My sister has always been an active person, doing jazz ballet for years as a teen. She's an experienced diver and got her motorbike license shortly before she moved abroad for her work. During the four years she lived in Istanbul, Angelique started running initially in preparation for Nike's Human Race.

It was great to go for runs together when I visited her there, such as the gorgeous long run we did along the Bosphorus.

Me and sis at Garibaldi Lake, BC
In the meantime, I moved from Australia to Canada. Angelique has come to see me here three times now, and each time we've hiked and run together. While I wish I were there in person on Saturday,  I will be in spirit. Have an awesome race sis - you've done the training and are more than ready!

If you happen to be at the annual Kerstloop in Dronten, please cheer extra loud for #419!

December 15, 2010

Sunday long run sessions

Squamish has a great triathlon club. Recently I was asked if I wanted to help out with some of the running sessions. I'll be preparing for the BMO Vancouver Marathon, held May 1, and thought others in Squamish might be preparing for the same event, or simply might want some company on those long runs.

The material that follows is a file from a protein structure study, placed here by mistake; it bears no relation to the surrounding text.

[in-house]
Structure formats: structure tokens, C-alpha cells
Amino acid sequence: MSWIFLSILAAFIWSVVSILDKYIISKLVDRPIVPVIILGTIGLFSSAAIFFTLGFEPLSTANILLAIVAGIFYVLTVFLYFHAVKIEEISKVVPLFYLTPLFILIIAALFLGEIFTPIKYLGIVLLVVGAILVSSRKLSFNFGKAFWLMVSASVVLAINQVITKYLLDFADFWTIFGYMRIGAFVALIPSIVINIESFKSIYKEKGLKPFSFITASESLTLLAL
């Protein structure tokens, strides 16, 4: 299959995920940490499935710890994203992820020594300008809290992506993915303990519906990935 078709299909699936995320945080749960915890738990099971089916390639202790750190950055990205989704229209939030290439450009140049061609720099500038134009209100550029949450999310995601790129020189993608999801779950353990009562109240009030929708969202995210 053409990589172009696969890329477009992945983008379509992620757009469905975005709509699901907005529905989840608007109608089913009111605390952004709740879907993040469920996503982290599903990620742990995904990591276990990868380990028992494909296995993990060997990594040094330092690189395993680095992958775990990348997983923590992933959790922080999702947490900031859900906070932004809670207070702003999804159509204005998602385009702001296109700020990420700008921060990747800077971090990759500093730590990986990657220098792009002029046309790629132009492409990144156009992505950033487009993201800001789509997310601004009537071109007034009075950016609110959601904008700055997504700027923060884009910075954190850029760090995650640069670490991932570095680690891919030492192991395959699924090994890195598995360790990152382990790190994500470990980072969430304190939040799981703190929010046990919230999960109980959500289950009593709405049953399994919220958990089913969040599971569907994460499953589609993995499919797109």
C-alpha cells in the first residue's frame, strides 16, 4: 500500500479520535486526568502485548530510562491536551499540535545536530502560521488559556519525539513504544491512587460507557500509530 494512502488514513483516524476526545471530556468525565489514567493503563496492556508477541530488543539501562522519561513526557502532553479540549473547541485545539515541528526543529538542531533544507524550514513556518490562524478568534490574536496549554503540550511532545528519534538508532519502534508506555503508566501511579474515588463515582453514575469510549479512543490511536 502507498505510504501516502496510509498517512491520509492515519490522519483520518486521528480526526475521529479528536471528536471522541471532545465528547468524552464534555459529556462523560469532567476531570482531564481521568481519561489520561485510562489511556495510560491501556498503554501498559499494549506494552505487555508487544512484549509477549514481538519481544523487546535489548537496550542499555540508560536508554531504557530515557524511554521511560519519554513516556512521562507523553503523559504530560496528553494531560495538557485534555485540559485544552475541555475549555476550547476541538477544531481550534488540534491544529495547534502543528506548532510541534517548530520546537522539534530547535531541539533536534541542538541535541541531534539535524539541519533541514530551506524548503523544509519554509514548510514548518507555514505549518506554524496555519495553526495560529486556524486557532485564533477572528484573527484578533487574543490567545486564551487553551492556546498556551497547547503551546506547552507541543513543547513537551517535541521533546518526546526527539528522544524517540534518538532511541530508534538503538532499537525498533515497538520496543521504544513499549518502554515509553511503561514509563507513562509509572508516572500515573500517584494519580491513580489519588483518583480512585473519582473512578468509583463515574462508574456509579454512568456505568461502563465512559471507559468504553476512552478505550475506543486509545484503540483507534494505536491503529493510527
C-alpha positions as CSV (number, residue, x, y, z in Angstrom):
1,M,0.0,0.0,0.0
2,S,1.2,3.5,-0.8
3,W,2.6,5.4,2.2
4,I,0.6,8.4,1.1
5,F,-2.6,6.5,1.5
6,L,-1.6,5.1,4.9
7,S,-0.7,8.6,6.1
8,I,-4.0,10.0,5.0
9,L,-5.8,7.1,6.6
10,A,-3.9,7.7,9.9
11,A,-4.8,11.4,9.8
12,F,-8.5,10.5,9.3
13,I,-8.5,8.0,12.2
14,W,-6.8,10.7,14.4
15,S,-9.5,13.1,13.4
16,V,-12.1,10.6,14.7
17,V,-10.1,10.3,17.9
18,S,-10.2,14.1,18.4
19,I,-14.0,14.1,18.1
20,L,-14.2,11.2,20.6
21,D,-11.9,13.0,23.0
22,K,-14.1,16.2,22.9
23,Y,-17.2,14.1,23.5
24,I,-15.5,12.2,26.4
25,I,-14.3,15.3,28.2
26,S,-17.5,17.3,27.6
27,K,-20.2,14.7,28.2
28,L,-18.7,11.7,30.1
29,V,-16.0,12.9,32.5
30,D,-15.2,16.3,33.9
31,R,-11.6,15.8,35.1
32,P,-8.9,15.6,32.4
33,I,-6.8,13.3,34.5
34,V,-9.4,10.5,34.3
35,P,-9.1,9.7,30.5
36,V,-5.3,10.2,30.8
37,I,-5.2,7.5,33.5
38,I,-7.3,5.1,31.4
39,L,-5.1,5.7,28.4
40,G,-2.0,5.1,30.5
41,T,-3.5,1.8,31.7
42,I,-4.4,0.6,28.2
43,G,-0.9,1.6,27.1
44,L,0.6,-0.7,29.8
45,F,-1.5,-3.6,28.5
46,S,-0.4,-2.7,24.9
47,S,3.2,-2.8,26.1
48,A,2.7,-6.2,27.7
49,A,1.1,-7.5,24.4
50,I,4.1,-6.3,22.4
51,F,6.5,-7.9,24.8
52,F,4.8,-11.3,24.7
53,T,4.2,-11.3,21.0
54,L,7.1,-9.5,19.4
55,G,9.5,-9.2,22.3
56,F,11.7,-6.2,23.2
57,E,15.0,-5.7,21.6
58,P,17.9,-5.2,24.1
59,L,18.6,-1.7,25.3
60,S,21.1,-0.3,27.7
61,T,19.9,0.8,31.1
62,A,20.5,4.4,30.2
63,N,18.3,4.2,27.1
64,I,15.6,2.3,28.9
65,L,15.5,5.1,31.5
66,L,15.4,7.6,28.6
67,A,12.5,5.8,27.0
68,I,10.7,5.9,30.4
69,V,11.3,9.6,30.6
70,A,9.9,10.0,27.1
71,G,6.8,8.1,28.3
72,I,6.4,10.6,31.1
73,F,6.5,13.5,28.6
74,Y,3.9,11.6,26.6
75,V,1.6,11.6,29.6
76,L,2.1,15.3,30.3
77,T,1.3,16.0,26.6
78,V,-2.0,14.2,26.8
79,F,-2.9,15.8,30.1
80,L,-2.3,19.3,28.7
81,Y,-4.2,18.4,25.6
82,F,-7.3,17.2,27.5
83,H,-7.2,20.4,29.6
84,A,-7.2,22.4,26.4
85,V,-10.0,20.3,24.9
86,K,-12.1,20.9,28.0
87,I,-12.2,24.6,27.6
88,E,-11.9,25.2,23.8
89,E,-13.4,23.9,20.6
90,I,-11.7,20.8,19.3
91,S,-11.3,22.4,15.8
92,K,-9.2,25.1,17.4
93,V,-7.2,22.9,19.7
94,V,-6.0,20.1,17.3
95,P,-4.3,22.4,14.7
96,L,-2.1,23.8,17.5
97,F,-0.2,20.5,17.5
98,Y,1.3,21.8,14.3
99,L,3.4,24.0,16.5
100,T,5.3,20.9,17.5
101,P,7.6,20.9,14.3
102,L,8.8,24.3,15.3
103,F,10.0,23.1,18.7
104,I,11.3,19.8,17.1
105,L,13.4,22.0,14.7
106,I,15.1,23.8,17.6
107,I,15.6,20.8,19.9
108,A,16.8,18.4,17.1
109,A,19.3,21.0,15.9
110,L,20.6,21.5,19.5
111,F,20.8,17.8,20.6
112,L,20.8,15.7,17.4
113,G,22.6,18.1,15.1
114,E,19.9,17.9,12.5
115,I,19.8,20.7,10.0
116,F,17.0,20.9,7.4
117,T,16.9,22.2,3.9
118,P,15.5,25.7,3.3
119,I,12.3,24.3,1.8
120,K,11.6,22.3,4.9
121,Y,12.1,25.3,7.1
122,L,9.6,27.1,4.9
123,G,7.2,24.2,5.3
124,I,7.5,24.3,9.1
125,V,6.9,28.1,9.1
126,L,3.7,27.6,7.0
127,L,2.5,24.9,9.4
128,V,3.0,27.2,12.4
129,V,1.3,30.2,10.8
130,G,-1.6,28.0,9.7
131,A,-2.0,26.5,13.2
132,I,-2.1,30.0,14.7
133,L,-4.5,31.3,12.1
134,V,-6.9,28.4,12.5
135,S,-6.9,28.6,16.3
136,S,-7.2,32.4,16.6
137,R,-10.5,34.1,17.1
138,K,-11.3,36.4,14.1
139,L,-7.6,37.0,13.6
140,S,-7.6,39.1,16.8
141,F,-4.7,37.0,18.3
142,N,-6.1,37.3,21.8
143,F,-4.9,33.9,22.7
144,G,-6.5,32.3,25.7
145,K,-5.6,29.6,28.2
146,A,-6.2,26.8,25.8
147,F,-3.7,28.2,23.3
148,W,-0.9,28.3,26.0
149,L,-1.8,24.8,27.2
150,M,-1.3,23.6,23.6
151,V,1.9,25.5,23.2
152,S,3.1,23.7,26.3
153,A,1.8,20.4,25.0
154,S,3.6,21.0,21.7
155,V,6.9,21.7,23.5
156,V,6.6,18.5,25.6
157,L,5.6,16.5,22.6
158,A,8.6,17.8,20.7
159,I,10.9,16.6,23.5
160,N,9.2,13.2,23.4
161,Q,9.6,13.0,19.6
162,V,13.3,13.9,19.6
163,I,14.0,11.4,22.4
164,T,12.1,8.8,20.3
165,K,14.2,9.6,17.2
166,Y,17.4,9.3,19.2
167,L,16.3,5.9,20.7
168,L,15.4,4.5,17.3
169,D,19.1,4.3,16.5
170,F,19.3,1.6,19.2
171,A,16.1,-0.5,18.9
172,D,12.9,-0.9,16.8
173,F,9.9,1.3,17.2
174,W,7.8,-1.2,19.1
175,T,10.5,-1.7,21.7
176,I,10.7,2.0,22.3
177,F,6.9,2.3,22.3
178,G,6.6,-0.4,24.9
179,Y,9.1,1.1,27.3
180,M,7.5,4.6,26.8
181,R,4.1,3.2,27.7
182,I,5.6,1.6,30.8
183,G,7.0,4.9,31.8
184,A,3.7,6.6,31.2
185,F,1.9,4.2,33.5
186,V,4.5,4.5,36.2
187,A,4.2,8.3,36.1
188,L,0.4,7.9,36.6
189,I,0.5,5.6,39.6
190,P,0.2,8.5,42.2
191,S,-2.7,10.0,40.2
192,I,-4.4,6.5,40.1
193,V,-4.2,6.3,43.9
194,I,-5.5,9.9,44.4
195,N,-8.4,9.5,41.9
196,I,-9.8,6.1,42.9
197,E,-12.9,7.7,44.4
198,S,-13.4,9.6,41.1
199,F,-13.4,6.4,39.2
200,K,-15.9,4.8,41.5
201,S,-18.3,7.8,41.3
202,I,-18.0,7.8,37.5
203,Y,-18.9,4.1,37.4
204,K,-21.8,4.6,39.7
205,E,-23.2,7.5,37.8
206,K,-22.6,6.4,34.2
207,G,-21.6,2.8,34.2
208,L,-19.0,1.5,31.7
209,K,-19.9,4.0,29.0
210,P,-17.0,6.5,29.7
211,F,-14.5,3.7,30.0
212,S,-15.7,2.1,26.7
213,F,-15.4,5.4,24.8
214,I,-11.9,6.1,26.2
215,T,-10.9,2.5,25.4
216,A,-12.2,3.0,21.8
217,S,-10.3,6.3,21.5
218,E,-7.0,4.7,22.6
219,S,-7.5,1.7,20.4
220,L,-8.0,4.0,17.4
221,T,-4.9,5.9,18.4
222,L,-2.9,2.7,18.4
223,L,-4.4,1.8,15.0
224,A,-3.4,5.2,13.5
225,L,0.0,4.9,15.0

So here's what I proposed on

"Each Sunday leading up to the Vancouver Marathon in May 2011, Margreet Dietz will be doing a long run and club members are invited to come along! Margreet is an experienced marathoner and has written three books on running and triathlon. 

"Meet in Valleycliffe at 9am each Sunday - just bring water and some gels/bars. More details, including her schedule, are posted on the running page. Please note that, for now, this is not an "official" Titans event - we're just spreading the word about something great!"